Once upon a time, there was a girl trying to get medical insurance in Spain so she could get a residence visa. To get Spanish Medical Insurance, a person needs to have a Spanish banque account, from which payment can be debited monthly.¬† To get a Spanish banque account, a person must have a permanent address. And finally, to get a permanent address, like even a mail box, one must have a banque account, from which they can initiate a ‘Bank transfer’ to pay for either the mail box rental, or a monthly lease on an apartment, or their medical insurance premium.

Following so far?¬†It’s kind of like when you break into the movies. You need to be in a movie before you can get your Screen Actors Guild (SAG)¬†card. But you can’t¬†act in a movie without a Screen¬†Actors Guild (SAG) card.

Google translate and I are becoming fast friends. As am I with a girl who works at a Mail box store in Spain. I’m not above begging and pleading. This seems perfectly acceptable, under the current circumstances. The fate of my Spanish Banque account now resides with a girl I have never met, and her willingness to help me find a work around.

When I complained a little to the very helpful insurance fellow I chatted with this morning he summed it up. ‘It’s Spain. You just gotta take a deep breath and roll with it.’

Questions, Questions, Questions

OK, so maybe I’ve emailed too many questions to the consulate. I’ve never had to go through the rigorous process for establishing residence in another land. So I’m not sure why I’m so wrapped around the axle on doing this. Perhaps it’s the conflicting information on their website. Or all the conflicting information on other blogs. But I decided today to just go for it and start filling out the paperwork, while trying to secure a medical insurance policy via email using only Google translate as my help mate. Needless to say, I ran out of printer ink for all the times I had to reprint forms due to mistakes and reversing ‘Nombre’ and ‘Social nom’. But I think I got it!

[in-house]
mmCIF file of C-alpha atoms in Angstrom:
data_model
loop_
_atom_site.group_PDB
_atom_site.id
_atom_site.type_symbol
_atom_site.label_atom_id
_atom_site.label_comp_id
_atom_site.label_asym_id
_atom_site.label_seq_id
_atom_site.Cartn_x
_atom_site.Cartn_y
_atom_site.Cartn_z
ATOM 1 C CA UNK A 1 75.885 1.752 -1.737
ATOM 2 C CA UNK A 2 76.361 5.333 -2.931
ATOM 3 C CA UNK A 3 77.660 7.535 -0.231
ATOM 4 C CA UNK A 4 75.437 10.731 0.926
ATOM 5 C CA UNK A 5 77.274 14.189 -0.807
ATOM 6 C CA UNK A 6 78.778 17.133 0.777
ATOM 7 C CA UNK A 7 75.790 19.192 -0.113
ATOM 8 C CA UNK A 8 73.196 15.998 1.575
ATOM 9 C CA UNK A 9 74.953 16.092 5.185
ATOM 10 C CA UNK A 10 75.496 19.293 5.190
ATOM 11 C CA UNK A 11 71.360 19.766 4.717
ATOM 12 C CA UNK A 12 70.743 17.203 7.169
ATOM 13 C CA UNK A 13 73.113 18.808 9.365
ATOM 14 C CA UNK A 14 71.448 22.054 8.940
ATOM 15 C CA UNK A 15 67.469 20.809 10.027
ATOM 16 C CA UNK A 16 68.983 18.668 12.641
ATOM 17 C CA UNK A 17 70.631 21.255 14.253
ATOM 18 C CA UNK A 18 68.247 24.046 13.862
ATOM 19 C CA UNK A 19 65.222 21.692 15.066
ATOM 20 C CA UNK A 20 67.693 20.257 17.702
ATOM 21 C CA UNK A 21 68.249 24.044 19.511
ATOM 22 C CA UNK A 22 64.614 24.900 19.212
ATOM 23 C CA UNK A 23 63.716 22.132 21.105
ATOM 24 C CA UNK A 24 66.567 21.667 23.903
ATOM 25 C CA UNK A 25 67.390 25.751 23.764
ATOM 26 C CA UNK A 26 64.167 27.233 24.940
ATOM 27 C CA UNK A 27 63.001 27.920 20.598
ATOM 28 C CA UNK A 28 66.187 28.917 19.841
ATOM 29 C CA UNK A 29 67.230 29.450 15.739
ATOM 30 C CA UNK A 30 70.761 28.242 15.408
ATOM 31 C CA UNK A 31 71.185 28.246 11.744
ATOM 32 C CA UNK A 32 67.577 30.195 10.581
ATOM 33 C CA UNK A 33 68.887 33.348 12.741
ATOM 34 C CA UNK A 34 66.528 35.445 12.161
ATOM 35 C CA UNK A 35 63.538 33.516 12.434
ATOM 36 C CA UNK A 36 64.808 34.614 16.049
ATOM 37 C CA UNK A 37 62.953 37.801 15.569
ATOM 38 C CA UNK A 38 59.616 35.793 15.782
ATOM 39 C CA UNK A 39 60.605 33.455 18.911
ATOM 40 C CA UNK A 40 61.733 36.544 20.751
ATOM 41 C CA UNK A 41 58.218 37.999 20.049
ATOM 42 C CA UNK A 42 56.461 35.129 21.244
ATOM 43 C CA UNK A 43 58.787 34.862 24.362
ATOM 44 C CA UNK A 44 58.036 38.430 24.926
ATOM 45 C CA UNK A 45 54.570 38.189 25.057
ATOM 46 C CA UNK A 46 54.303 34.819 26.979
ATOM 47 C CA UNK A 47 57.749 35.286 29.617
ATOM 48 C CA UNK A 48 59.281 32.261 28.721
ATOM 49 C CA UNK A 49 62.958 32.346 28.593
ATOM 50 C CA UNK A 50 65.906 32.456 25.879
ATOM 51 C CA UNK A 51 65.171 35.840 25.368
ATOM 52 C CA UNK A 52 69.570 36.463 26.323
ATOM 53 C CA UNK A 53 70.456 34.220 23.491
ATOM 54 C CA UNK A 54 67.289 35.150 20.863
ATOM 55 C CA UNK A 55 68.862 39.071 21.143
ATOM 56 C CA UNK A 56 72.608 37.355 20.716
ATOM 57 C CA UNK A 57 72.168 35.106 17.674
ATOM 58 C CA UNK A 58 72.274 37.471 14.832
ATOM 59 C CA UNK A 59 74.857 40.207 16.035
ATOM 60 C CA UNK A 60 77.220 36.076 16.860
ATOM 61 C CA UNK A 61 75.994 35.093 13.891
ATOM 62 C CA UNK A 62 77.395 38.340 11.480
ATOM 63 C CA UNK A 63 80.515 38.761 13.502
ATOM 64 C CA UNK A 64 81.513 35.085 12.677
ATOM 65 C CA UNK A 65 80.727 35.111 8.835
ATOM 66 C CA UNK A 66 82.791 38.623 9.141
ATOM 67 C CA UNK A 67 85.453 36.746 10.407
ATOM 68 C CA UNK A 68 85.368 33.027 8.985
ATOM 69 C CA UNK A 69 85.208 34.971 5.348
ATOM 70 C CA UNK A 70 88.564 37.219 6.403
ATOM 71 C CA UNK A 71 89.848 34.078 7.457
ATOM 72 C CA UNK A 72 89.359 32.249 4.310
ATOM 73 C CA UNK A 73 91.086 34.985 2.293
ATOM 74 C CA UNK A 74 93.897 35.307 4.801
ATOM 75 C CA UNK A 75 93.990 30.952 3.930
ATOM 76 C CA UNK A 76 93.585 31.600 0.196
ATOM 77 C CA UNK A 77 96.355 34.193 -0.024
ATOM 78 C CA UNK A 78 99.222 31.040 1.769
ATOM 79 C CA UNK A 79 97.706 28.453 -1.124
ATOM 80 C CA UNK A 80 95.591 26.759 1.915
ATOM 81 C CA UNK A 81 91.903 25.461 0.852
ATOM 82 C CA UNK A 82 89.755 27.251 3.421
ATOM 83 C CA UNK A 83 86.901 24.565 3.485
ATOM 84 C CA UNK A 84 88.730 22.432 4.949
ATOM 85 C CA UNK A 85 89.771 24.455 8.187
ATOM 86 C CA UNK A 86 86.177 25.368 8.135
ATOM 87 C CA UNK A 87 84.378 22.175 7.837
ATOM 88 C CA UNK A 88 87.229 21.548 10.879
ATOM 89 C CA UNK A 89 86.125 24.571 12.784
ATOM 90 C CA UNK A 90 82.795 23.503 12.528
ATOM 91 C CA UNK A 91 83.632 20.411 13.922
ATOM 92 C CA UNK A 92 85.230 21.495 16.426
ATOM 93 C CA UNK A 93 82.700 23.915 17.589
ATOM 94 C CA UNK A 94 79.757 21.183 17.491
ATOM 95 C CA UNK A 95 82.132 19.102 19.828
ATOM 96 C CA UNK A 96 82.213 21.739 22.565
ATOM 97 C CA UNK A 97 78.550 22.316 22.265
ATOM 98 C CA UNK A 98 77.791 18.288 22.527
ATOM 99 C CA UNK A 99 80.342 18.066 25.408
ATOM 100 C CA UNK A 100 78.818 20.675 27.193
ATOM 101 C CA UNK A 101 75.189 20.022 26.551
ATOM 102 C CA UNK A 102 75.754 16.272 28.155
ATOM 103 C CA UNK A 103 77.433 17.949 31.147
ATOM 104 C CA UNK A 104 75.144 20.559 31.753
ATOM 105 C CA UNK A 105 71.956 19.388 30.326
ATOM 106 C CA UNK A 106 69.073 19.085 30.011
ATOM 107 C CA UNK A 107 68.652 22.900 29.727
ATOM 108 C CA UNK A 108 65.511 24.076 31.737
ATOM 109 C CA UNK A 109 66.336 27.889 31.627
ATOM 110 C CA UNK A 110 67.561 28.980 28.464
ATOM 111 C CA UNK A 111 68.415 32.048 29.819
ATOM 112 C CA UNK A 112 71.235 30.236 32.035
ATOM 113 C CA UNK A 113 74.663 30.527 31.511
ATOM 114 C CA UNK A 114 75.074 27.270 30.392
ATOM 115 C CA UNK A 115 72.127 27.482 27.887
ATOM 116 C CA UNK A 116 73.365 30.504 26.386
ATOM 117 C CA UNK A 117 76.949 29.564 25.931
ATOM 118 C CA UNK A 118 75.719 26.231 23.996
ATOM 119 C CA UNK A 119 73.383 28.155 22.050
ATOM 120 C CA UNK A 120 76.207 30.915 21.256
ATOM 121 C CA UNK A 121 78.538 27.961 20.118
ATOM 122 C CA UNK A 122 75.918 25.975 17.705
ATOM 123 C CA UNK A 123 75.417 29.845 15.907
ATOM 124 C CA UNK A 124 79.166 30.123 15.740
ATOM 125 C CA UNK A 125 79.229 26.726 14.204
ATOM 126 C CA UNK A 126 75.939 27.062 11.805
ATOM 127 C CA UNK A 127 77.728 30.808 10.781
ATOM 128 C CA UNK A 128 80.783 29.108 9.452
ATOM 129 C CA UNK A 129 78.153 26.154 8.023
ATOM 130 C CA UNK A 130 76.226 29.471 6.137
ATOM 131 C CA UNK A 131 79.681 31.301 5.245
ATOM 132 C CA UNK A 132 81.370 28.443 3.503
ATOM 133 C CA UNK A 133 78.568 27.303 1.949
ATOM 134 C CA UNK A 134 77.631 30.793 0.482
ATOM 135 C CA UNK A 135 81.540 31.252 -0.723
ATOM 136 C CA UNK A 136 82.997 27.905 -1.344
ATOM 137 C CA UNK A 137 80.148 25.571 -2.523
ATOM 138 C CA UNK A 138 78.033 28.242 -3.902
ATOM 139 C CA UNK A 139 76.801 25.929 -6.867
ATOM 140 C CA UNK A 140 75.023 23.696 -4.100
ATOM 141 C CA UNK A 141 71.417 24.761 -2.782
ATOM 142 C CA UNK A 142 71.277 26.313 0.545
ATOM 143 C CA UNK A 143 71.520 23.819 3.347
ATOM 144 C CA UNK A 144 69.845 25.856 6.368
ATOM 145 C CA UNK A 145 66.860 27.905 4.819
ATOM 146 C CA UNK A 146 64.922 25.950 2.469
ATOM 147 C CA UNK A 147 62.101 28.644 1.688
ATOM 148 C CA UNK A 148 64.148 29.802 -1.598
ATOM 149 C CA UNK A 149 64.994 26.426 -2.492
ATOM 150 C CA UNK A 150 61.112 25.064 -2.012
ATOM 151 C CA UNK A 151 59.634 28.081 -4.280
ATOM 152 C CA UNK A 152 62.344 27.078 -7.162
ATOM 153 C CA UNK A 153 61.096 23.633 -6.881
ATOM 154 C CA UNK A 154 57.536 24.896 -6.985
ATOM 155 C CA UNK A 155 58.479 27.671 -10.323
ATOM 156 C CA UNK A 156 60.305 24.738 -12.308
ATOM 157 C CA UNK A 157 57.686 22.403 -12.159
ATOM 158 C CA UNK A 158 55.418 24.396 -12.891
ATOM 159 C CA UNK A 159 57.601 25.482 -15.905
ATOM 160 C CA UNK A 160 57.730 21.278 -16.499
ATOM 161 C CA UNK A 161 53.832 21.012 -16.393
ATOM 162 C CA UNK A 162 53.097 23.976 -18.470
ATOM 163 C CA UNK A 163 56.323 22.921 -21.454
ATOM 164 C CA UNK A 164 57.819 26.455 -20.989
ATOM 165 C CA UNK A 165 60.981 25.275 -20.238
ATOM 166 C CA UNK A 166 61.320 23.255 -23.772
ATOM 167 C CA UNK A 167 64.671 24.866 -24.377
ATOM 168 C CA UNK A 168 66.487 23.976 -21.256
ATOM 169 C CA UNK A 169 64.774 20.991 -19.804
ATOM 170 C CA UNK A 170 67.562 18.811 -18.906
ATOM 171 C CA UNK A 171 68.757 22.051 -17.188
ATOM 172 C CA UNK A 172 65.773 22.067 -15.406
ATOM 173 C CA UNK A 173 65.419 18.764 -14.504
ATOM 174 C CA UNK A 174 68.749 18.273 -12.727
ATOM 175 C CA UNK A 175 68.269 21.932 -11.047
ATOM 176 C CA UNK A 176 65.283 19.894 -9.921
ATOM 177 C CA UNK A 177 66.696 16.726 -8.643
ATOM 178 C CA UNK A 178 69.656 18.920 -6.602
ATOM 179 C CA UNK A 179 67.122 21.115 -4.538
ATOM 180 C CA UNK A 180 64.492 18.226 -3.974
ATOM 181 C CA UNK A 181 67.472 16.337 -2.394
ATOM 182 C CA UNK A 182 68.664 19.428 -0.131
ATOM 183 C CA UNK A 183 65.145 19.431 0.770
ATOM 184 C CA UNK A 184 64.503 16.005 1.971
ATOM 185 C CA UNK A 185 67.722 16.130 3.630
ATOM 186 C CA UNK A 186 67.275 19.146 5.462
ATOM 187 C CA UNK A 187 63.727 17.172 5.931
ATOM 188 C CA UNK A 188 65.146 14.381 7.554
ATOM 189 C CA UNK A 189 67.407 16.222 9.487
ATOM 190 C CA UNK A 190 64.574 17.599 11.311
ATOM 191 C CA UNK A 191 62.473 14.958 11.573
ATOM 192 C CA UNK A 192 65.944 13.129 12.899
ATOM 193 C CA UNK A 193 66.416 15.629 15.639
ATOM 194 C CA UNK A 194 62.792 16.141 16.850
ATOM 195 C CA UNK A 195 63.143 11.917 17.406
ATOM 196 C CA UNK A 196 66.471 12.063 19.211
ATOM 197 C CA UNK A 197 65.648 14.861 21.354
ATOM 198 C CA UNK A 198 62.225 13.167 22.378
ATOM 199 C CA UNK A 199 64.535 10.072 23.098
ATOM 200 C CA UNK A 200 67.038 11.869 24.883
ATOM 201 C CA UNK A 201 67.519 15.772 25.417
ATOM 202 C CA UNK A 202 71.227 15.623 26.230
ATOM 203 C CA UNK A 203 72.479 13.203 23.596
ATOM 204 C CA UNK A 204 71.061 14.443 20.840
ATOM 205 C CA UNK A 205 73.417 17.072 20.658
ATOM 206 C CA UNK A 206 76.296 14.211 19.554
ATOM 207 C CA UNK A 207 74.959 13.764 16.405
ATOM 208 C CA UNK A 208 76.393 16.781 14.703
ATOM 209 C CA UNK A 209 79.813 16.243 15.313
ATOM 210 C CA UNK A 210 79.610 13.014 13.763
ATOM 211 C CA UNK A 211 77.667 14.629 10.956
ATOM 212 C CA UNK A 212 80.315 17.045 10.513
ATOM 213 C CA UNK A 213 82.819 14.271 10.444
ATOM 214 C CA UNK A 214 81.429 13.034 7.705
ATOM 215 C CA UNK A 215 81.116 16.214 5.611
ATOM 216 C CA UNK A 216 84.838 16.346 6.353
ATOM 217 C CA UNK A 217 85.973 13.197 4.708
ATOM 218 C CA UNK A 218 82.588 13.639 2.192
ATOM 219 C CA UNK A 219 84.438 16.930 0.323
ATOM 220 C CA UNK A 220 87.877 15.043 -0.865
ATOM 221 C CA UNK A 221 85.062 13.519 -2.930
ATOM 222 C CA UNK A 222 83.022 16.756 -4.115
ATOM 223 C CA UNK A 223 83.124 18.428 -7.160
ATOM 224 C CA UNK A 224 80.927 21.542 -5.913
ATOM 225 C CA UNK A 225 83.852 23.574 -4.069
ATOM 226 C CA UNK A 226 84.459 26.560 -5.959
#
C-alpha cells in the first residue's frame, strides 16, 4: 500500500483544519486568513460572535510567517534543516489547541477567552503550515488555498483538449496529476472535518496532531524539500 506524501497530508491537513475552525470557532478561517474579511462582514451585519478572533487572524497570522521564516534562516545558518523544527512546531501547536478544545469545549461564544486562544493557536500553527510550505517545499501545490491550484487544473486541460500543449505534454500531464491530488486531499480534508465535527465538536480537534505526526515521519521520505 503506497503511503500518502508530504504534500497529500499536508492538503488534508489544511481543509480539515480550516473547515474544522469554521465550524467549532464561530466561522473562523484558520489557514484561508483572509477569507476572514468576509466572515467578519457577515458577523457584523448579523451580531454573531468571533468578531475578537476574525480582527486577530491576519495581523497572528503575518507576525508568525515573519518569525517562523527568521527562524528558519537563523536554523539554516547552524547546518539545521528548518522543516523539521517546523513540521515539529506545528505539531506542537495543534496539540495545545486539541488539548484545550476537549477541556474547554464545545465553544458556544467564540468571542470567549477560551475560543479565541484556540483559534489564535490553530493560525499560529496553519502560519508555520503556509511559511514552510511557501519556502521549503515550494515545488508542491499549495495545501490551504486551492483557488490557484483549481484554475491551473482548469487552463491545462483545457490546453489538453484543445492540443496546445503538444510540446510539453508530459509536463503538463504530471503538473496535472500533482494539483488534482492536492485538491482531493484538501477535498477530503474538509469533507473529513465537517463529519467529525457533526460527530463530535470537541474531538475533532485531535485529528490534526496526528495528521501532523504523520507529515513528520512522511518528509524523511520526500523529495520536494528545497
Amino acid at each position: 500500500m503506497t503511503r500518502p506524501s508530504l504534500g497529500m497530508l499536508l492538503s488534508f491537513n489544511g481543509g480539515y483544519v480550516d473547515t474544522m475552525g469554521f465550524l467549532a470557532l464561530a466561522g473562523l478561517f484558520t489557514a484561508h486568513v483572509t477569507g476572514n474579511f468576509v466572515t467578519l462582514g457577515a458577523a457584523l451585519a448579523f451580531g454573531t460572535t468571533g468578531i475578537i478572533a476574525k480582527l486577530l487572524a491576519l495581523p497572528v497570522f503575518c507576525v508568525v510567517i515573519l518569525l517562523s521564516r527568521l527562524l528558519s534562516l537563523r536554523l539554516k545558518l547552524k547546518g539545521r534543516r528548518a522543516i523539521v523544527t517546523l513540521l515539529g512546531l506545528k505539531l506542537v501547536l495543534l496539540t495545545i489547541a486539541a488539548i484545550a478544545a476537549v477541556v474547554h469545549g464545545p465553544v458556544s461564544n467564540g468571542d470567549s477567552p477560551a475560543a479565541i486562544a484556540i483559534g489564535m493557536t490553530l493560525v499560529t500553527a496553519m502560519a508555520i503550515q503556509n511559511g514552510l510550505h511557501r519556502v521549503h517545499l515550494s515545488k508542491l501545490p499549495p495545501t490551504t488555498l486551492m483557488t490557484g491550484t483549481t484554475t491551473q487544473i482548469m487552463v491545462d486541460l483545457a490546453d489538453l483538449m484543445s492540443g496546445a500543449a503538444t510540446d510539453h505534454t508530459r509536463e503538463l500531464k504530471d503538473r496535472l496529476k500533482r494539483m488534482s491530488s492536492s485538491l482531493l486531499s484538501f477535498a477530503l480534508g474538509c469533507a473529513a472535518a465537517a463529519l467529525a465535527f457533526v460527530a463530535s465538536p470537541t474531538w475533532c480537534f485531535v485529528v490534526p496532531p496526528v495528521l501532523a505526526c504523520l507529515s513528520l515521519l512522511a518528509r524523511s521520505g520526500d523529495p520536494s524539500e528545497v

In researching Spanish health insurance, I find it’s pretty awesome and relatively inexpensive. I almost can’t wait to become ill when I get there! Based on the policy I saw today, I could lounge around in a hospital, post some kind of surgery,¬†for a month at no charge. Then go to a mental hospital for another 60 days – gratis!¬†OK, maybe that’s a little extreme but the coverage is pretty amazing.

Sometimes, I find the hardest part is just the waiting. Our FBI background checks – after finding out my fingerprints are woefully inadequate, while Jeff’s were ‘perfect’ – will take months to get back. Then they must be quickly translated by an official translator, before I can set an appointment with the Consulate.¬†But we persevere.

Now I just have to figure out what an ‘Apostle of the Hague’ is, so I can get all our documents blessed by that person, and we’ll be good to go! Maybe I should call the local Catholic Church and see if they have one of those.